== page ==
Almost a month ago, my friend Kim and I went to the hills of North Carolina for the Wild Goose Festival. This festival is held outdoors over the course of about four days, which meant camping. While we were there it rained. A lot. One day in particular I got caught in a downpour so heavy, I had to keep wiping sheets of rain out of my eyes in order to see. I also happen to have my stitching bag with me, which was completely soaked by the downpour. Since I was camping, and the rain was going to keep coming off and on, I had to find ways to lay out or string up all my scraps in the tent so they wouldn't mildew.
I am currently working on some ideas for another book. I am piecing together the proposal, the first few chapters. Quite often, I feel like I am am back in that tent, water logged, with scraps all around me. Unable to move without tripping over one or two or twelve scraps, everything always just this side of chaos.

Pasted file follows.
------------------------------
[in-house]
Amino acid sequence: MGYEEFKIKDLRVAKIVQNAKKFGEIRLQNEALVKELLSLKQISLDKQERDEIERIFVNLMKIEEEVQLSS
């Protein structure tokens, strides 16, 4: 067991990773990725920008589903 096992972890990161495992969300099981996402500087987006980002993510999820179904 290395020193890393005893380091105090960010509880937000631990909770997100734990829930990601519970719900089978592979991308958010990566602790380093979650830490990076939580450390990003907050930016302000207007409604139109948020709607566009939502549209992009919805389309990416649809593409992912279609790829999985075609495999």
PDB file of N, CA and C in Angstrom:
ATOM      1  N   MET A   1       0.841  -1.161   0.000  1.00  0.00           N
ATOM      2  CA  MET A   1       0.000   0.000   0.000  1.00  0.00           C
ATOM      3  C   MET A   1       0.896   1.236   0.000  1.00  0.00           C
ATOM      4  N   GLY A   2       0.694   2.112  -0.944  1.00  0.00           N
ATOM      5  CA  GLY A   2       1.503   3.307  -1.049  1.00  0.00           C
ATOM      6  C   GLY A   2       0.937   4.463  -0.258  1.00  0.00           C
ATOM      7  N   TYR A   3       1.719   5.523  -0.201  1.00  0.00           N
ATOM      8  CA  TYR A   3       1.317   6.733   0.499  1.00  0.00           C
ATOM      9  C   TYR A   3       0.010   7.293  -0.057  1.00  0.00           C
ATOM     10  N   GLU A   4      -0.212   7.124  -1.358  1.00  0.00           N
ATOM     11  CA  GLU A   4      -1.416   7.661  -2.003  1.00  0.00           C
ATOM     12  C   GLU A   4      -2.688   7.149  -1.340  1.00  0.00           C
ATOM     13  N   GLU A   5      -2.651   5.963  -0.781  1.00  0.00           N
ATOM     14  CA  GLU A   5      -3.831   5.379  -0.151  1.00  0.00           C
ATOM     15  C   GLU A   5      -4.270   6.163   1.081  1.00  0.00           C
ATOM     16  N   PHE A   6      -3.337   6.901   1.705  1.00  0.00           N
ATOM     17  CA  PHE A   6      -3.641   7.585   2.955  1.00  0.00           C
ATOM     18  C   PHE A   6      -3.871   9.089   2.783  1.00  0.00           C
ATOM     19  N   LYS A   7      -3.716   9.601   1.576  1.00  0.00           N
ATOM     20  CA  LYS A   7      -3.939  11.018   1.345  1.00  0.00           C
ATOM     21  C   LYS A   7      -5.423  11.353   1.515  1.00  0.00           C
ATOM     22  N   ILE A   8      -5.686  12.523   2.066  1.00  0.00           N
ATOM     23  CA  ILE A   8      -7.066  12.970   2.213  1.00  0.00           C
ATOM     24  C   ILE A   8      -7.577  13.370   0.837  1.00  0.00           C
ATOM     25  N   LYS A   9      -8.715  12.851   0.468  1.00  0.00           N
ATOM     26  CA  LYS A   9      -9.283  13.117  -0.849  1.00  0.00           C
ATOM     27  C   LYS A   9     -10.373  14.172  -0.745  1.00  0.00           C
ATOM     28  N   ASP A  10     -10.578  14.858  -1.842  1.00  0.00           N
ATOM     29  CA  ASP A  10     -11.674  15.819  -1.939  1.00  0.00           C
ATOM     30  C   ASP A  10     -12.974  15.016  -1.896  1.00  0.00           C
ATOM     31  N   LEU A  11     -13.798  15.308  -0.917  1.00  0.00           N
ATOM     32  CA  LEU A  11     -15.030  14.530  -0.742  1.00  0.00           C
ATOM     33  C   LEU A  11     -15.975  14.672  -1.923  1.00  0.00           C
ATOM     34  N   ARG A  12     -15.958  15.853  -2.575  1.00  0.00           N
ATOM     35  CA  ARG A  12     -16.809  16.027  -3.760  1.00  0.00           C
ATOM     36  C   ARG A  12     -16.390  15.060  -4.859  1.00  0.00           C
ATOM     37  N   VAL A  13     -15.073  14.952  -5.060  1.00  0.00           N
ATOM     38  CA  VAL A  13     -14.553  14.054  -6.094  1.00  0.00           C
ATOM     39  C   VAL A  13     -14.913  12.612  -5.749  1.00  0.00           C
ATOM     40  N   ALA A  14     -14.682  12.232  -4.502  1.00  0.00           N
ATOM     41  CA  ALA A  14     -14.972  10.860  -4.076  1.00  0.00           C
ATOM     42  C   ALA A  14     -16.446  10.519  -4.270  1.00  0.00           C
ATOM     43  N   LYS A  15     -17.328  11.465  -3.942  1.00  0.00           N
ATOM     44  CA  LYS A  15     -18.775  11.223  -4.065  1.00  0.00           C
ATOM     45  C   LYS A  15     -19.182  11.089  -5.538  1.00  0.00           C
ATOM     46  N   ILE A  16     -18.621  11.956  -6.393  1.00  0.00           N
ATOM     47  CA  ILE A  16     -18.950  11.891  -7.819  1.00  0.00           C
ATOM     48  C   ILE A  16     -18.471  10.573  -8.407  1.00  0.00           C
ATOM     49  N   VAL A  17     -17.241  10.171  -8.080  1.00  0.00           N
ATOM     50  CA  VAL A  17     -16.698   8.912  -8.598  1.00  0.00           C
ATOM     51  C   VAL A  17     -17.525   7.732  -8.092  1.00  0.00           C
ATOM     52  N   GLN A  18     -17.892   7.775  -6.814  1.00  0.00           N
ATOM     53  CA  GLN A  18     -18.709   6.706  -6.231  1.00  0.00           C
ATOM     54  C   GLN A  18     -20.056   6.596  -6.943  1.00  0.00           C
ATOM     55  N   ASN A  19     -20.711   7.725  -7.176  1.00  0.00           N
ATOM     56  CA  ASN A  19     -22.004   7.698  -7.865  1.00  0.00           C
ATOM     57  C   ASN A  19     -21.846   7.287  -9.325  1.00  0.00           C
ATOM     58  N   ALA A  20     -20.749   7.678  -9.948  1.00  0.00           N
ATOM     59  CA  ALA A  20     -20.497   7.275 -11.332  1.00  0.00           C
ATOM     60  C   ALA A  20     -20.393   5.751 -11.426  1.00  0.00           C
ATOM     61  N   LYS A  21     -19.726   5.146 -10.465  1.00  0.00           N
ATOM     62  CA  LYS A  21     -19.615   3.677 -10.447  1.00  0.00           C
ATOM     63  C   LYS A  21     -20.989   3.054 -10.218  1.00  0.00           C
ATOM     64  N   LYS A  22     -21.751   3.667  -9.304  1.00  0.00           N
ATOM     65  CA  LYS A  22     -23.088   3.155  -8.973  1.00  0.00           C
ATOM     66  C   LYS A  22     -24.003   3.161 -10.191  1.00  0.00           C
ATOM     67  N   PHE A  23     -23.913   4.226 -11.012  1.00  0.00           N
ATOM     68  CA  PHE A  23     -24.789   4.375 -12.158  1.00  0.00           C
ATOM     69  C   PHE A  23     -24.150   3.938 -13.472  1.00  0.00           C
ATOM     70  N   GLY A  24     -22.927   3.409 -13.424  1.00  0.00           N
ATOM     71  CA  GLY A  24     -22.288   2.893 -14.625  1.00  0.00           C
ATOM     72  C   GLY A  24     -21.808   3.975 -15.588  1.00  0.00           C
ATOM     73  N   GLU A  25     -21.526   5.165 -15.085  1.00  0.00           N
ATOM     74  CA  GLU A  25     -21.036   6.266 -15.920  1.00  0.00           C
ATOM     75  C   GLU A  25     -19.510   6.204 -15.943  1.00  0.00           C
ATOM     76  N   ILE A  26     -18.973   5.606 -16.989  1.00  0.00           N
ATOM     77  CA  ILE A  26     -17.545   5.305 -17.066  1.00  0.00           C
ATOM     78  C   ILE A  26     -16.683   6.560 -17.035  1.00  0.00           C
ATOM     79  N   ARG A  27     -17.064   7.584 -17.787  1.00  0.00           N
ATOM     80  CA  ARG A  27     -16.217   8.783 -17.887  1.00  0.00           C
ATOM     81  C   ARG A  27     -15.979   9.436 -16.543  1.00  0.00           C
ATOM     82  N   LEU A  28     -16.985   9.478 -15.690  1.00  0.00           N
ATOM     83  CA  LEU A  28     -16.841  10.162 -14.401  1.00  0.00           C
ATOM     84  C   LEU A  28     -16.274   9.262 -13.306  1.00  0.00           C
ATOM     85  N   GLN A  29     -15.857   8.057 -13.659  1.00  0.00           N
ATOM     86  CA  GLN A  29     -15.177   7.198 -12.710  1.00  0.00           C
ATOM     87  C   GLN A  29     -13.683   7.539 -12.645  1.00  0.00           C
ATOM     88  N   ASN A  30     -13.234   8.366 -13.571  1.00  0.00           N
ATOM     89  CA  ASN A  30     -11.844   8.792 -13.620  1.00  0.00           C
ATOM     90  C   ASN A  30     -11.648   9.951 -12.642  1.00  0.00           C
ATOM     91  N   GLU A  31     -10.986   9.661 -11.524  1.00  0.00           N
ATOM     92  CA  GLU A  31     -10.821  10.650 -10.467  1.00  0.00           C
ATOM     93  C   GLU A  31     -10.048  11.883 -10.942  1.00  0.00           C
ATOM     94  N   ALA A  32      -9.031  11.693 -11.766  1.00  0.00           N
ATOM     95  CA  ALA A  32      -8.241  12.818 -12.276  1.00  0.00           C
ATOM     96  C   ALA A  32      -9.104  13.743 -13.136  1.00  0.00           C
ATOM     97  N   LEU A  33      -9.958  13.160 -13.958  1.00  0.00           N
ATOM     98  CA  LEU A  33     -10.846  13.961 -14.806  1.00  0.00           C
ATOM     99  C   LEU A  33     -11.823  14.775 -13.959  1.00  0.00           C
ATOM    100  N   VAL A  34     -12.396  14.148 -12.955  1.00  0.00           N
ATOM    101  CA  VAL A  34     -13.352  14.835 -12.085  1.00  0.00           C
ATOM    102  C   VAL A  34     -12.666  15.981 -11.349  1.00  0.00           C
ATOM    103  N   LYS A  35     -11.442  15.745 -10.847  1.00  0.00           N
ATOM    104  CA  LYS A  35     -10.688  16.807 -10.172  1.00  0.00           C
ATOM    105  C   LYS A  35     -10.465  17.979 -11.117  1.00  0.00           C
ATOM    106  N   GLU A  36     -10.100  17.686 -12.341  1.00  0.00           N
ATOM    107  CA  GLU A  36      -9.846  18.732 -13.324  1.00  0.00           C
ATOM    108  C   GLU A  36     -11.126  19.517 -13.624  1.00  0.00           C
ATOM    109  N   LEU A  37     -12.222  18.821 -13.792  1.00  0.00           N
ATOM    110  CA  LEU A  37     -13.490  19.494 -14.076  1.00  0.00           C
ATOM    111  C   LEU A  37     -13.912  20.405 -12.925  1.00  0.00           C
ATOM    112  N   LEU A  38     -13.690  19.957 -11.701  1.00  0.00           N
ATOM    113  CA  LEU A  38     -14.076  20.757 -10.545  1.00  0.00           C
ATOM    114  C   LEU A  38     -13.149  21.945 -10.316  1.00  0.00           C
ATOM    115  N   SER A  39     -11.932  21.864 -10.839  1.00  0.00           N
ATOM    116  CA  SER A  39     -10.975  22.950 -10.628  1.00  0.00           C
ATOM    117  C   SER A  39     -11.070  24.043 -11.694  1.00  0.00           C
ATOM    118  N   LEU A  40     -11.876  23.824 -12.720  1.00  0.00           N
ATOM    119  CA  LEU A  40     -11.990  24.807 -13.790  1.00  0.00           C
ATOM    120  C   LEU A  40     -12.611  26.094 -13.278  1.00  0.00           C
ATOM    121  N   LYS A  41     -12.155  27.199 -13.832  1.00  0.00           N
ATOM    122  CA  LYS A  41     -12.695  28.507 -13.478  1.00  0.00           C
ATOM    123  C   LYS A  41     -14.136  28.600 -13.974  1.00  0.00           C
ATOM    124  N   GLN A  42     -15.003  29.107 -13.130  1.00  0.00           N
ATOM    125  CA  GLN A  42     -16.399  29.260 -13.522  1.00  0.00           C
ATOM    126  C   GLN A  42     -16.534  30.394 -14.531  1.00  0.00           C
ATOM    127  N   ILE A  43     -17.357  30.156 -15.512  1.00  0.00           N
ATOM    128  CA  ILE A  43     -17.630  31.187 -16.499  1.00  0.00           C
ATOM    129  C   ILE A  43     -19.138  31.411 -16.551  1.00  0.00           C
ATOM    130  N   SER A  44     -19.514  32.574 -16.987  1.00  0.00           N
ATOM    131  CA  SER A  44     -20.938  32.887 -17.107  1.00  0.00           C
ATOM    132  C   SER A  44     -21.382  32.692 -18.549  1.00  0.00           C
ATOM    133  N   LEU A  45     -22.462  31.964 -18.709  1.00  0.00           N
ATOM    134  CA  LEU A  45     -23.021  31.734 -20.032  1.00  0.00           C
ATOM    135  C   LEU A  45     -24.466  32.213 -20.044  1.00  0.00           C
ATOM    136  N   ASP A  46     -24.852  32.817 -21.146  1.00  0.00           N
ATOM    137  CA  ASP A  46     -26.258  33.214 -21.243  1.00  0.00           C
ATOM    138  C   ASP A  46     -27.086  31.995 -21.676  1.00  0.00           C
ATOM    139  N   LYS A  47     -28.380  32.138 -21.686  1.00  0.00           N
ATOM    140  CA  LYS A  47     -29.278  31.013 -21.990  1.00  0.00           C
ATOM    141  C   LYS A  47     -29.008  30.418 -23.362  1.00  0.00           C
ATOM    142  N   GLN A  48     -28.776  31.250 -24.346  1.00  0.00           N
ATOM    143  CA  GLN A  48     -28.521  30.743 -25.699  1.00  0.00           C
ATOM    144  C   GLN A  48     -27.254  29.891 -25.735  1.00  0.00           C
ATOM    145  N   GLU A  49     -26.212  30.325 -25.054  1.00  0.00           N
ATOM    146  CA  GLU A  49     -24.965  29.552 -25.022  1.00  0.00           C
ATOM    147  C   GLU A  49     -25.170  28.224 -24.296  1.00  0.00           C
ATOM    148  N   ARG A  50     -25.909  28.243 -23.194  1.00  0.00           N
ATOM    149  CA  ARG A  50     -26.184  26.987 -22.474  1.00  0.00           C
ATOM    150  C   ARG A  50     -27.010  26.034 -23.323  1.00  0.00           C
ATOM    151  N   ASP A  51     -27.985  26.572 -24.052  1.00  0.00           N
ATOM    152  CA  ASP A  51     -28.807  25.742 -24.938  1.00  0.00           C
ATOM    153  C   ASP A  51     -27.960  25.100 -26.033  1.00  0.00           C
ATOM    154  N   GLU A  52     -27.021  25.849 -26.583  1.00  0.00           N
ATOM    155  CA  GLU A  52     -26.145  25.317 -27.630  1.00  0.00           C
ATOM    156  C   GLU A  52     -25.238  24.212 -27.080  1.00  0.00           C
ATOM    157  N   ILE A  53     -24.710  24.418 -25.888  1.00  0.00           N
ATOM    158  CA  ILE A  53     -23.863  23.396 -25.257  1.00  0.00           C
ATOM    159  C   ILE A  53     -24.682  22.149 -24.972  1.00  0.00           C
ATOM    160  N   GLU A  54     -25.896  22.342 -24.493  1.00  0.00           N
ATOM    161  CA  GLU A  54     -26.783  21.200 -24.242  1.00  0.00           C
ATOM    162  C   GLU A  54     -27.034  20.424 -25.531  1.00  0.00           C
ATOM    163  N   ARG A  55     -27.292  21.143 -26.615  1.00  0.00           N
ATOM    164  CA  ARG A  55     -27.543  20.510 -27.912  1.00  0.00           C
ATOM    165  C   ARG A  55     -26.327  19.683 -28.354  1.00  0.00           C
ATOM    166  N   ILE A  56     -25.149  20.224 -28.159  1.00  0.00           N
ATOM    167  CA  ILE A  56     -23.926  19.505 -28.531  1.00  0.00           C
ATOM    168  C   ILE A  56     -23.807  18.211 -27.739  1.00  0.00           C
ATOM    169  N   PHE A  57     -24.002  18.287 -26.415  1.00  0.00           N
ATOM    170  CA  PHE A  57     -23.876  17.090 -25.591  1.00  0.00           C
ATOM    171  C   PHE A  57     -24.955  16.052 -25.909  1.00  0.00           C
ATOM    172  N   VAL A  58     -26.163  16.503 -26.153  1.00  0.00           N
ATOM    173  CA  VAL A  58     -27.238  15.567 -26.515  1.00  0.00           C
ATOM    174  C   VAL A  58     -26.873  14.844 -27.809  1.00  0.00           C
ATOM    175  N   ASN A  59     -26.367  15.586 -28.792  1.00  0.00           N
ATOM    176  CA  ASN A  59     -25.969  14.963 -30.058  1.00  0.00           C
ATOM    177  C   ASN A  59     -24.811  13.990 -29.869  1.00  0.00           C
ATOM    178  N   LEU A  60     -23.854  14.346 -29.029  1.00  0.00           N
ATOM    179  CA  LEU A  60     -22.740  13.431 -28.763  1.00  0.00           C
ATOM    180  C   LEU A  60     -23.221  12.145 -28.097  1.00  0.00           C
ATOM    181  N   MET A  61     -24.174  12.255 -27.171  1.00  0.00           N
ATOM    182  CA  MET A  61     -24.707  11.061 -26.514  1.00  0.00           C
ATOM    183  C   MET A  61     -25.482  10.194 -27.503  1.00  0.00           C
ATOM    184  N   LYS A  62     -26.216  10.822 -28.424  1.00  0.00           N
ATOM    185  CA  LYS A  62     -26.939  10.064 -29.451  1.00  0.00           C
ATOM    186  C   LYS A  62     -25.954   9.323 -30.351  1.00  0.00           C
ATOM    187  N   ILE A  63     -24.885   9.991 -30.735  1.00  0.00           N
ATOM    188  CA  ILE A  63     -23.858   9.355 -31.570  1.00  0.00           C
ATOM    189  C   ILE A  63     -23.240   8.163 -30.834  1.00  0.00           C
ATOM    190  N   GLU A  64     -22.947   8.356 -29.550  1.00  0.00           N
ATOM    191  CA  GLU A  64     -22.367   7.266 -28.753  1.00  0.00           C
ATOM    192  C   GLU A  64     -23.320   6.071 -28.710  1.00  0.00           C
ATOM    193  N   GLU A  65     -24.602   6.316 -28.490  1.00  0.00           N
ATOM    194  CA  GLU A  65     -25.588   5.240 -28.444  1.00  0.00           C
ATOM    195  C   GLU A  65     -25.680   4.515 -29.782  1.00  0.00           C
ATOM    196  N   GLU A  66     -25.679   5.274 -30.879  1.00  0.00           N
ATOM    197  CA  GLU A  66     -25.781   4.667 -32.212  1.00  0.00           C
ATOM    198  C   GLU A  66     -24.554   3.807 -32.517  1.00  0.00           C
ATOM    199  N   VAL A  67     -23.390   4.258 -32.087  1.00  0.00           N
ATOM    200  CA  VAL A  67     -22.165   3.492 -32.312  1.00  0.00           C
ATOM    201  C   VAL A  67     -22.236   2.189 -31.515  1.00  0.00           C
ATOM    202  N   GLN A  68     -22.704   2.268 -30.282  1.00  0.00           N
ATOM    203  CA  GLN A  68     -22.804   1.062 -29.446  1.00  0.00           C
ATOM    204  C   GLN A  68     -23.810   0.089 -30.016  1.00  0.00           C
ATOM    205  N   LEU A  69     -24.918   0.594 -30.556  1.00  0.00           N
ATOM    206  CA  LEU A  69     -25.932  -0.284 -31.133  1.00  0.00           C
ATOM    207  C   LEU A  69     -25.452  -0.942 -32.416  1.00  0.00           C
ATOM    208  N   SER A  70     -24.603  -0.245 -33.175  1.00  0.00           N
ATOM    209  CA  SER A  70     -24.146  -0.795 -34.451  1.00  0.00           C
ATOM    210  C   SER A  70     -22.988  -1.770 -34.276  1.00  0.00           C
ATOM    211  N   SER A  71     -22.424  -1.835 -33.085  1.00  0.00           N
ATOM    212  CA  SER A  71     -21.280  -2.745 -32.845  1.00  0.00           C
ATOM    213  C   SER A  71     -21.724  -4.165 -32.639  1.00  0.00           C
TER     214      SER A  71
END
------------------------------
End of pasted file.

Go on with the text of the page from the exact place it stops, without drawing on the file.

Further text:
Trying to turn all these scraps into something whole can be maddening. I have to force myself to sit in the chair. To slog through sentences. To just put ideas to paper, whether they make sense yet or not. To write those "shitty first drafts, bird by bird," as Anne Lamott would say.
Other days I just stare at the scraps, baffled. I read other writers. I clean out closets. I go slow. I mull, and chew, and turn the ideas over and over in my head. I watch British crime dramas. I say formal prayers and have rambly conversations with my maker. I go to Target. I research Bee Keeping. I read the evening Psalm. I give my computer the evil eye. I daydream of a writing shed in the backyard, convinced that if I had one like Ann Voskamp's all of this would be so much easier.
Eventually, I come back. I brave my self-doubt, and impatience, and I dive in, dig deep and gather up a few of the scraps, doing my best to piece them together. Bit by bit. Bird by bird.